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|The Viola was built in 1910 by the Arthur D. Story Shipyard at Essex, Massachusetts. Her length was 125', beam 26.1', and draft 12.5'. Tonnage 190.0. She was registered at New Bedford, Massachusetts. She made several voyages out of New Bedford under three different captains, sailed out of New Bedford for the last time on September 5, 1917 and was lost with all hands. The model is constructed via a plank on frame method with the frames being constructed of solid mahogany and matching wood was used for the hull planking with some simulated treenails. The model has individually laid decking with all deck furniture of built-up or solid wood components. It shows all appropriate whaling deck gear and for fitted whaleboat’s mounted outboard on various davits. The tryworks and cooper’s bench is also provided, as well as the lowered cutting-in stage platform (starboard side). The model is rigged as a brigantine with all appropriate standing and running lines. It is mounted onto turned brass keel pedestals set onto an oval mirror recessed into a stained mahogany baseboard with inlay banding. Glazed cover is trimmed in brass and the presentation includes one brass engraved name plaque.|
|Location of Origin: North America|
|Medium/Materials: wood, mahogany, brass|
|Dimensions: Scale: 3/16'' = 1', Size: 34 3/4'' x 13'' x 26 ¼'', Class: A|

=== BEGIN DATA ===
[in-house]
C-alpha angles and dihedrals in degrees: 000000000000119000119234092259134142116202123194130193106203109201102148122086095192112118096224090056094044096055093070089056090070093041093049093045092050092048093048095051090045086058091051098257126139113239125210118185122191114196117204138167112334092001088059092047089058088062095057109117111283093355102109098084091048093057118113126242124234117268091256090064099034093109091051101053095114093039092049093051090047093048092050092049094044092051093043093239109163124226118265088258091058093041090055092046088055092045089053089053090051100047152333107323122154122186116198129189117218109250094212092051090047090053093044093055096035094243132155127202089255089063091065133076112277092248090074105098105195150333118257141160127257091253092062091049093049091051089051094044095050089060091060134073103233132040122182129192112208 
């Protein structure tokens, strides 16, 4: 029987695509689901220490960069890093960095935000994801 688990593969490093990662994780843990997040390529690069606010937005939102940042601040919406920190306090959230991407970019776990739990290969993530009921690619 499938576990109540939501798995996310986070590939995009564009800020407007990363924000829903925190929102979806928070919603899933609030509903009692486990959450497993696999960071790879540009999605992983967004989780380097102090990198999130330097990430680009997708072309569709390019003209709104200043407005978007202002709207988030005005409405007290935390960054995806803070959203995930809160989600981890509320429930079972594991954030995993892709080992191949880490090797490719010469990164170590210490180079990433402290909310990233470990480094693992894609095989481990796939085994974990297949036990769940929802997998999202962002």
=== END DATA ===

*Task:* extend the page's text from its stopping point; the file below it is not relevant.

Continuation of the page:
|Primary Classification: Antiques, Decorative Arts and Furniture : Models : Boats|
|Secondary Classification: Folk Art and Americana : Antique Ship Models, Nautical, Marine and Coastal Art|
|William E. Hitchcock (1928 - 2006)|
Mr. Hitchcock built ship models for nearly fifty years. He was a prolific builder, and was best known for his stylized commercial or decorative quality models. His refined, museum quality work is evident in his models and dioramas on exhibit at the Peabody Essex Museum, Mystic Seaport Museum, South Street Seaport, the Ships of the Sea Maritime Museum and the Mariners’ Museum, as well as in numerous private and corporate collections throughout the country. His work may also be signed “Arthur Clark,” a pseudonym used to identify his collaborative work with his older son, W. Paul, distinguishing their joint efforts from their individual model work.
|Price:||Item has been sold.|
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121 Mount Vernon, Boston, MA 02108 USA
Item has been sold.
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